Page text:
Happy Holidays at Yume Japanese Gardens!
Learn to wrap your holiday gifts in the Japanese style with paper or lovely cloth (furoshiki) for two hours on Saturday December 14. Fee is $15.
Join in with members of the Southern Arizona Japanese Cultural Coalition (SAJCC) to pound mochi and sample some different types of mochi (and Japanese New Year’s ozoni soup) at Yume Japanese Gardens on Jan. 4, from 1 to 4:30 p.m. at 2130 N. Alvernon Way in Tucson. Odaiko Sonora taiko drummers will be performing as well.
“Mochi is Japanese rice cake made of a short-grain Japonica glutinous rice. The rice is pounded into paste and molded into the desired shape. In Japan, it is traditionally made in a ceremony called mochitsuki. While eaten year round, mochi is traditional food for the Japanese New Year and is commonly sold and eaten during that time.
SAJCC will be demonstrating how mochi is made by pounding with a wooden mallet (kine) in a traditional mortar (usu). Two or more persons alternate the work, one or two doing the pounding and the other turning and wetting the mochi. Today, mochi making by most families is done with a mochi making machine”.
“For more than 500 years, Japanese have been arranging and displaying flower arrangements in the disciplined art form known as ikebana – “giving life to flowers.” More than simply an arrangement of blooms, ikebana brings nature and humanity together and attaches equal importance to other parts of the plant, such as stems and leaves, while drawing attention toward shape, line, and form. The exhibition features dozens of arrangements from five schools of flower arranging spanning the traditional to the modern. Entrance is free with regular admission to the Gardens”. Hours of the gardens are 9:30 a.m. to 4 p.m., www.tucsonjapanesegardens.org.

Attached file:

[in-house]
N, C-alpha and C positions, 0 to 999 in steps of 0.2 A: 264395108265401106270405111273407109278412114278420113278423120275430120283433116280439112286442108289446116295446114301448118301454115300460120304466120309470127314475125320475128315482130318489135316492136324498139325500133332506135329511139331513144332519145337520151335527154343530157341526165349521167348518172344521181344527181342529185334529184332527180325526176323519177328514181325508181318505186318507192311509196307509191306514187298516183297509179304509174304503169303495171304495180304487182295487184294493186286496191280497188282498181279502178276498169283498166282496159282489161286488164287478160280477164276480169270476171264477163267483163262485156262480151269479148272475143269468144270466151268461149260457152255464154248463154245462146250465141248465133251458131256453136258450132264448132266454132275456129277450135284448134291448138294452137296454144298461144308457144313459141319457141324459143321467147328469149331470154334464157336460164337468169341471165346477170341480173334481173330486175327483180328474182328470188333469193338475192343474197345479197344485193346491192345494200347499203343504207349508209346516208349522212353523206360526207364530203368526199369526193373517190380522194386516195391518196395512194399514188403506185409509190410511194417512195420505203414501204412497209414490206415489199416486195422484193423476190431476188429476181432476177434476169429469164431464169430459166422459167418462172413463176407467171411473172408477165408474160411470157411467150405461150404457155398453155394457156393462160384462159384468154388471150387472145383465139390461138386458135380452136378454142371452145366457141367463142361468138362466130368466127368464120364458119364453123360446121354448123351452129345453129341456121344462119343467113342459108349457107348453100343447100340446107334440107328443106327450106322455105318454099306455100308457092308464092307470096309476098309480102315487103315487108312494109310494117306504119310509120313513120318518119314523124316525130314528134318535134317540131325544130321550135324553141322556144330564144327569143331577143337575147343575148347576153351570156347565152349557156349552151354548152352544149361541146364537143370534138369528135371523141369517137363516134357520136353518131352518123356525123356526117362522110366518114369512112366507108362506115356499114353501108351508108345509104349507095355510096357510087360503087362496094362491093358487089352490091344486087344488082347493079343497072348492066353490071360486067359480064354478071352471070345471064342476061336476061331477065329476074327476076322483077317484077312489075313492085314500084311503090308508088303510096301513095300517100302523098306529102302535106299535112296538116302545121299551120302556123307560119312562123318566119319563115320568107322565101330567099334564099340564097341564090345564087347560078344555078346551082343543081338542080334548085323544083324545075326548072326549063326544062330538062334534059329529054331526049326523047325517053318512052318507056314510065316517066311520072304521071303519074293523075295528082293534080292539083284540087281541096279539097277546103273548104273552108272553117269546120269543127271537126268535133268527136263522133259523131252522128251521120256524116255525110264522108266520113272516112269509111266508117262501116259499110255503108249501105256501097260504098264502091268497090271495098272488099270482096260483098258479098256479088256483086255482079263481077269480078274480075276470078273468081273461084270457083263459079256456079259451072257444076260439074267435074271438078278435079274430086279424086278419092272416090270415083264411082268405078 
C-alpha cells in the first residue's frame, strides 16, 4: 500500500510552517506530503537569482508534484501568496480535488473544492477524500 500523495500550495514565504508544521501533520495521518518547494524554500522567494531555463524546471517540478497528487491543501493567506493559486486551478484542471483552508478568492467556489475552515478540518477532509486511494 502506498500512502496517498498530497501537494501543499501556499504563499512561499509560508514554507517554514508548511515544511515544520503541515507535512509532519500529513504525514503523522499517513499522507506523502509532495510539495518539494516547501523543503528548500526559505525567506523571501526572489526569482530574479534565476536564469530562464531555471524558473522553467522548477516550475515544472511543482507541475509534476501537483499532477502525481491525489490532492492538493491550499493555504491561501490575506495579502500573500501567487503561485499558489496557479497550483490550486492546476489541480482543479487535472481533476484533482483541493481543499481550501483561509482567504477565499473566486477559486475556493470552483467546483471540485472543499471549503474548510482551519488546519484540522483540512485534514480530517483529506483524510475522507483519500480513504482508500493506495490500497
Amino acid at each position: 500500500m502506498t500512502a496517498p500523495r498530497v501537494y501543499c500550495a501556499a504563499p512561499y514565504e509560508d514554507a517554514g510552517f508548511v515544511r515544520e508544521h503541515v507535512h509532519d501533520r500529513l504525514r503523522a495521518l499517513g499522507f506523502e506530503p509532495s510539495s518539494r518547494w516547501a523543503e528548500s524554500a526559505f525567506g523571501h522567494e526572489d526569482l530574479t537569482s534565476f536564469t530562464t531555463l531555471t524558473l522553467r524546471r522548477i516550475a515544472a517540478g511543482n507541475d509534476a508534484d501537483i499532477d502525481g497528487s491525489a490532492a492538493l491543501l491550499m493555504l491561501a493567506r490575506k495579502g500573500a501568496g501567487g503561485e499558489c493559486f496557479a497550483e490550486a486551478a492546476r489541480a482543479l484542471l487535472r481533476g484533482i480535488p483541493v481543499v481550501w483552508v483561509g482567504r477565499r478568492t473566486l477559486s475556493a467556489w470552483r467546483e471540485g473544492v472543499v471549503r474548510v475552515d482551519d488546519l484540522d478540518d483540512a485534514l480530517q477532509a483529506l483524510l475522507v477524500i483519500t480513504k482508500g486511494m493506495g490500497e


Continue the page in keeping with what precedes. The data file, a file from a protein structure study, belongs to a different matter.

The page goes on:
“Enthusiasts of Japanese flower arranging will not want to miss a gala evening on Nov. 29, 6:00 p.m. that opens this three-day exhibition of ikebana flower arrangements. Japanese food and lantern light will set the mood for viewing flower arrangements located throughout the Gardens, including in our new Japanese house. Admission is $35 for non-members and $30 for members. Please RSVP by November 20 at email@example.com.”
34th Southern Arizona Koi Association Koi Show, November 9 & 10, 2013
Beautiful koi on display for sale, judging & auction for 2 days at Kino Veterans Memorial Park, 2805 E. Ajo Way, Tucson. See www.sakoia.org.
Enjoy an hour of classical Japanese music and folk tunes performed on violins and piano keyboard by the Tucson trio of Toru and Laura Tagawa and Shiho Takeda. They will perform for one hour, 6:30 p.m. to 7:30 p.m. at the Yume Japanese Gardens, 2130 N. Alvernon Way, Tucson.
Toru Tagawa is the Conductor & String Coordinator of the Tucson Repertory Orchestra.
Japanese Culture at Tucson Meet Yourself on October 12 & 13, El Presidio Park and Jacome Plaza in front of Joel D. Valdez Main Library
Saturday & Sunday, 11 a.m. to 5:30 p.m. at Folk Arts area at Pima County Courthouse courtyard, 115 N. Church St.